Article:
A bit of both. We originally started focused on mobile games in the early 2010s, primarily premium titles that we were taking out to Japan, China, Korea, etc. It was relatively straightforward, as long as you knew what you were doing, there weren’t any big technical, or business-related issues. This was fine for a few years, but I think the mobile market for premium games dropped off massively. It became all about free-to-play, and in order to keep up with and be a free-to-play publisher, you need a huge amount of money for user acquisition and to keep the live service running. Also, we weren’t particularly interested in that kind of thing, because I’m more of an old-school gamer. Our other concern was related to the Chinese market, which was our biggest and became harder and harder to deal with due to factors like government ratings, making it a lot more challenging to do business. This resulted in us looking around and asking ourselves how we diversify. Eventually, we did get approached by Nintendo regarding a game we were showing and getting it on Switch. We thought this was amazing and it worked really well, so after that, we pivoted quite hard to the console market. A lot of that was still West to East, but then gradually we started doing all the console platforms and more global titles. In the last couple of years that’s certainly become our central focus; still with the selfish, kind of stupid attitude that we like this team, we like this game, let’s get it done — a feeling that I can’t necessarily articulate.
Just on a slightly different note, and purely out of personal interest, I’d love to know what your favourite games were growing up? Especially since it’s clear that your love of SHMUPS and other genres has influenced the kind of games you like to publish.
Oh wow, you’re really asking me that? That’s awful! The first game that really blew me away was Jetpac on the Spectrum by Ultimate Play the Game in 1983. I remember playing it and immediately wanting to call my mum at work, despite the fact that she wouldn’t have cared at all. It was the first time I felt that rush. The first game I actually played was a Game & Watch my dad had brought back from Japan, Manhole, or something similar. Super Mario 64 was also a big deal for me, again, someone had brought back a Nintendo 64 from Japan to the Bullfrog offices with Mario — we had a couple of friends at the studio who hadn’t worked out the NTSC PAL thing, so we were playing it in black and white. That game was mind-blowing when it came out. The SHMUP game for me was Star Soldier on the Famicom — I’m really old! Recently I’ve been playing nothing but Elden Ring like half the rest of the world. I also played a lot of point and clicks growing up: we published a game called The Adventures of Bertram Fiddle, which is a very old-school kind of adventure game and that really reminded me of titles like Monkey Island, Full Throttle and the other LucasArts games, which I love.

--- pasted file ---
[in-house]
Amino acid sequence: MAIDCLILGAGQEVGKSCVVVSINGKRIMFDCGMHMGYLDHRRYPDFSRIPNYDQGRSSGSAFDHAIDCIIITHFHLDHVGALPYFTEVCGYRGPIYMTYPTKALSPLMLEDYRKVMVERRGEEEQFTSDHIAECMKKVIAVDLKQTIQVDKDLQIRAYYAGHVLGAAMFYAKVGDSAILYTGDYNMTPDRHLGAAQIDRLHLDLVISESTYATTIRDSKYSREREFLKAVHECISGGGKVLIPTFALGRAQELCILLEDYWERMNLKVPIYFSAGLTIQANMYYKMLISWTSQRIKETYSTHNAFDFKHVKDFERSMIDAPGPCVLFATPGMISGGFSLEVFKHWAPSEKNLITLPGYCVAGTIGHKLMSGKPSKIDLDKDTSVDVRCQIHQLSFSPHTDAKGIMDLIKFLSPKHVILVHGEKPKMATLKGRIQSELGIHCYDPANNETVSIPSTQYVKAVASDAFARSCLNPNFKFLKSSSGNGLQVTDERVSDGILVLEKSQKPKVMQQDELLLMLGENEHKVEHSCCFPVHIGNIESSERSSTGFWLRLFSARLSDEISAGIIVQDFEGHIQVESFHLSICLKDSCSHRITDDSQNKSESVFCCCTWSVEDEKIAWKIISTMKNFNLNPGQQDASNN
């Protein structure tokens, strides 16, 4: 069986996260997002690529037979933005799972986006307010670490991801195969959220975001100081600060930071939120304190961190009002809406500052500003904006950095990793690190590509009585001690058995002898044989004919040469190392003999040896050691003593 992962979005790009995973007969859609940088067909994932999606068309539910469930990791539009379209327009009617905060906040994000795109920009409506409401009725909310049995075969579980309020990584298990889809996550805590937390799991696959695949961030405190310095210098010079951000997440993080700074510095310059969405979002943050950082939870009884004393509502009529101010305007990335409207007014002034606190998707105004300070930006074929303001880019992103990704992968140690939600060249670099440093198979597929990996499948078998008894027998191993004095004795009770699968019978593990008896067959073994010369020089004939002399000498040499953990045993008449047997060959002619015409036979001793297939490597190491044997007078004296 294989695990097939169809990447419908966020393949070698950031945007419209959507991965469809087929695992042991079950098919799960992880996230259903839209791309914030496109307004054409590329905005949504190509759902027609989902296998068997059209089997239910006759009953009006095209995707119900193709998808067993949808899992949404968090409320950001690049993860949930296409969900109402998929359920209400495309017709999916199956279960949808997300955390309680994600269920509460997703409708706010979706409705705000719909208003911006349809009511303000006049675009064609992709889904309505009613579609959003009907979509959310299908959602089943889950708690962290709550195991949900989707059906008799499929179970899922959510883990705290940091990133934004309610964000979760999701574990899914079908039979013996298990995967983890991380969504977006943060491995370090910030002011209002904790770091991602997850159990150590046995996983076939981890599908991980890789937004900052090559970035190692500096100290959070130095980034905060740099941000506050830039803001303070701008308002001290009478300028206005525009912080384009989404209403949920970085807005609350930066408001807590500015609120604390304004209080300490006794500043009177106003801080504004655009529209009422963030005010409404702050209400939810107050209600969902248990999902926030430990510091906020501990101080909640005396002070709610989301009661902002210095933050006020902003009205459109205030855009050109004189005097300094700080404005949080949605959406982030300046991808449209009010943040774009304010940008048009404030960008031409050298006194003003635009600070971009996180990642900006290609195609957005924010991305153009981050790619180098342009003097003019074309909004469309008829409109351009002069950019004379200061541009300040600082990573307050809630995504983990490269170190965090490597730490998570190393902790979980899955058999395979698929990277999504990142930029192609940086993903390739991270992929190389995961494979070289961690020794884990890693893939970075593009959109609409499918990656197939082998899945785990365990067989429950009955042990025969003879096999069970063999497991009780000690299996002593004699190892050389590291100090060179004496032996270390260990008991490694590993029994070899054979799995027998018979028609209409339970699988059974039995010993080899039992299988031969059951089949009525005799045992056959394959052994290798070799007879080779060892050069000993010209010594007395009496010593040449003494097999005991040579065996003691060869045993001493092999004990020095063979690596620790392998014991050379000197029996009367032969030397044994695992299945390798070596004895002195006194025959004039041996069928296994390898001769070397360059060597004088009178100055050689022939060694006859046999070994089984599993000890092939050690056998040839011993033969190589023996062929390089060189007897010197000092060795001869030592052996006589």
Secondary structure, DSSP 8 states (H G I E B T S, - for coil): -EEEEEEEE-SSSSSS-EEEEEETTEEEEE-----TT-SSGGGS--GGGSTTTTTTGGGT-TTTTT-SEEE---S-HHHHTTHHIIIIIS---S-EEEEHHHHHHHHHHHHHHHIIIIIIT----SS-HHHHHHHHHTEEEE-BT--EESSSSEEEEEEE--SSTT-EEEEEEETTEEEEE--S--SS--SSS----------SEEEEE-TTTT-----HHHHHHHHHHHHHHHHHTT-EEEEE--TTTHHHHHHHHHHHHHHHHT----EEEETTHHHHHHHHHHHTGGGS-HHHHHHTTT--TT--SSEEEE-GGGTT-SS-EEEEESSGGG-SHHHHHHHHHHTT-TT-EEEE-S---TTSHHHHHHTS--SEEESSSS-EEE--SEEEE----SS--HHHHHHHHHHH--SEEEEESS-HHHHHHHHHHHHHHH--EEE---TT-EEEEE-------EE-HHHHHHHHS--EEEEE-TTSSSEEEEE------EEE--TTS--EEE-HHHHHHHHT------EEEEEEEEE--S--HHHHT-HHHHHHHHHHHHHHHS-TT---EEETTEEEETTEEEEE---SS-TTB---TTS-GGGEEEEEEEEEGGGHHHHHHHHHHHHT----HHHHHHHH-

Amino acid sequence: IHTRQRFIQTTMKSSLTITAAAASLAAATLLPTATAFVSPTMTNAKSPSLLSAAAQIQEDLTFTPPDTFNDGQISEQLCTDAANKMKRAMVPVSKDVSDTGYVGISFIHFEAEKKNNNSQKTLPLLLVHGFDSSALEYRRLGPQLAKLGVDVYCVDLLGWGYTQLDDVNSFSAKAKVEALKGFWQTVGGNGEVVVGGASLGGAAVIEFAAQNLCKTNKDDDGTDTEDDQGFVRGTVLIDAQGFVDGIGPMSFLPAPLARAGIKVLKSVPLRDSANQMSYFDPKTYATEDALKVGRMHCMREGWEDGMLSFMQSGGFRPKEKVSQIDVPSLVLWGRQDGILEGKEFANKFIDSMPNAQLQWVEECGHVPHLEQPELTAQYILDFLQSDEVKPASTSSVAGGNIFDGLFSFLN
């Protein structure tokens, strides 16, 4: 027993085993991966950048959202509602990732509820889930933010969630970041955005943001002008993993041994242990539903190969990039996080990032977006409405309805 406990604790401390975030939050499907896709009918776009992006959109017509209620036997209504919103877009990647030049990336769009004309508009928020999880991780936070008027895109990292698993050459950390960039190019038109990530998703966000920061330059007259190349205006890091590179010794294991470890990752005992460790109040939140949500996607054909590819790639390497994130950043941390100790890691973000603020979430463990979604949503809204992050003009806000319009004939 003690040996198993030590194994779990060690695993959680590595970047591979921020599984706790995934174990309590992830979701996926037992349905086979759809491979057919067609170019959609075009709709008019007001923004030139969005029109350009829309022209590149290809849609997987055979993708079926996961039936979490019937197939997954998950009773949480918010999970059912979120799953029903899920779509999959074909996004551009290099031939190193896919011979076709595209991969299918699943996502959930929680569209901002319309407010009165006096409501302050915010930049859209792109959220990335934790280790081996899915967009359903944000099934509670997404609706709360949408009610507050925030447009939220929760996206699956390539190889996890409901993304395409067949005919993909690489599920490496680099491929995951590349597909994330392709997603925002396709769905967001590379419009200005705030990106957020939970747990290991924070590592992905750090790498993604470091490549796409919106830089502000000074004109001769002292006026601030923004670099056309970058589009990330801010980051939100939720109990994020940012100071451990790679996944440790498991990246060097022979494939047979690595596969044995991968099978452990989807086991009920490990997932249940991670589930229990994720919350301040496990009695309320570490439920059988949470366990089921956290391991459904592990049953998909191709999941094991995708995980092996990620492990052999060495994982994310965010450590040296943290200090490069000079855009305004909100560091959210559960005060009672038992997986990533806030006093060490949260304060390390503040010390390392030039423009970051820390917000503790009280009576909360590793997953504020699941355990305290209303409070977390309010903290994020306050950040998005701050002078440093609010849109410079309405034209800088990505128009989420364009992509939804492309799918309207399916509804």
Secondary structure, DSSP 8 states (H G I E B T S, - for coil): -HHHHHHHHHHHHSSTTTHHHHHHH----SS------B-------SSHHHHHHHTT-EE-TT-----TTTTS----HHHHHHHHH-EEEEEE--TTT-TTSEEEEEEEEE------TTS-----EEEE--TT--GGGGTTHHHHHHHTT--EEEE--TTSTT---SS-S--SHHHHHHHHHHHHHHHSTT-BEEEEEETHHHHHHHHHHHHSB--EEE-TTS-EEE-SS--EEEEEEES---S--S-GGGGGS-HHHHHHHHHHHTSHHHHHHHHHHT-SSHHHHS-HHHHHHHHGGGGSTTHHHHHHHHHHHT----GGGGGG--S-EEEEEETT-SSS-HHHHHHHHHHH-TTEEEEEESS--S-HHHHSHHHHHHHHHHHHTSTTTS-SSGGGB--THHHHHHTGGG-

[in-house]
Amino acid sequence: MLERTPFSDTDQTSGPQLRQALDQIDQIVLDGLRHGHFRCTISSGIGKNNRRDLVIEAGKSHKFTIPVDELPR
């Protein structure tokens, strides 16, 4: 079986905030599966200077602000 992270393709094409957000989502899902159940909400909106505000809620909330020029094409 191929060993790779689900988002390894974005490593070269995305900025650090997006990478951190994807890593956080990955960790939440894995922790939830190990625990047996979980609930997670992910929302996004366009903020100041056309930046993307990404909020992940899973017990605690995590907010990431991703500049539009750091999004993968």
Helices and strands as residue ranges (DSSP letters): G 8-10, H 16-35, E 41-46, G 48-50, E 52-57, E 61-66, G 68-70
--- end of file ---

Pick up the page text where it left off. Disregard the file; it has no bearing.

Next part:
At this point in the interview, Shin very kindly asked me what my favourite games were in return. Empowered by endless list-making and Discord debating I was able to real off my top three as Secret of Mana, Skies of Arcadia and Final Fantasy VII (every single one a JRPG).
You can tell the time period I started playing games from those releases alone.
And that’s just it, your favourite games are from when you were a certain age, and they leave an impression on you.
Just for a final wrap-up style question, I’d love to know what we can look forward to in the future from Chorus Worldwide? Outside of, obviously, all the amazing games you already have in the pipeline.
This year we have a lot of narrative games coming out, which is more by accident than design if I’m being honest. I was looking at each one and noticing how they came through a different sort of route. One we found through Twitter, and one was through an existing relationship and so on and so on. All of them just happen to be really great narrative titles that we love and are doing something unique within their genre. Next year is going to look slightly different with some titles that we’re working on but haven’t announced yet. Towards the end of this year, we have another strong story-driven title that also mixes in a lot of action, coming from a developer from another part of the world that you wouldn’t necessarily see a lot of games from. I wish I could say ‘we are this kind of publisher’, but we are a publisher made up of people who love games and have loved games for decades. If it grabs our fancy and we like the people, then that’s what we publish, even if it’s a bit unpredictable.
If this interview didn’t make it clear enough, Chorus Worldwide truly embodies the ethos of games published by gamers, for gamers. The two members of the team I had the pleasure of talking to, Shin and Jez Harris (the Publishing Director), were friendly, passionate and clearly had a lot of expertise within the realm of the video game industry. This is reflected in the diverse, ambitious and inclusive titles that Chorus Worldwide has published and continues to publish; games from all over the world, from all sorts of backgrounds and nationalities. I cannot wait to see what they come out with next.
I have included some relevant links to game pages and socials below if anybody wants to keep up to date with any of the titles talked about.
Twitter – @ChorusWorldwide
I should also mention that, tragically, the main creator and developer of Coffee Talk, Mohammad Fahmi, passed away earlier this year. Coffee Talk is a fantastic game and more than deserving of your time, please consider buying and playing through it and experiencing a great artist’s work.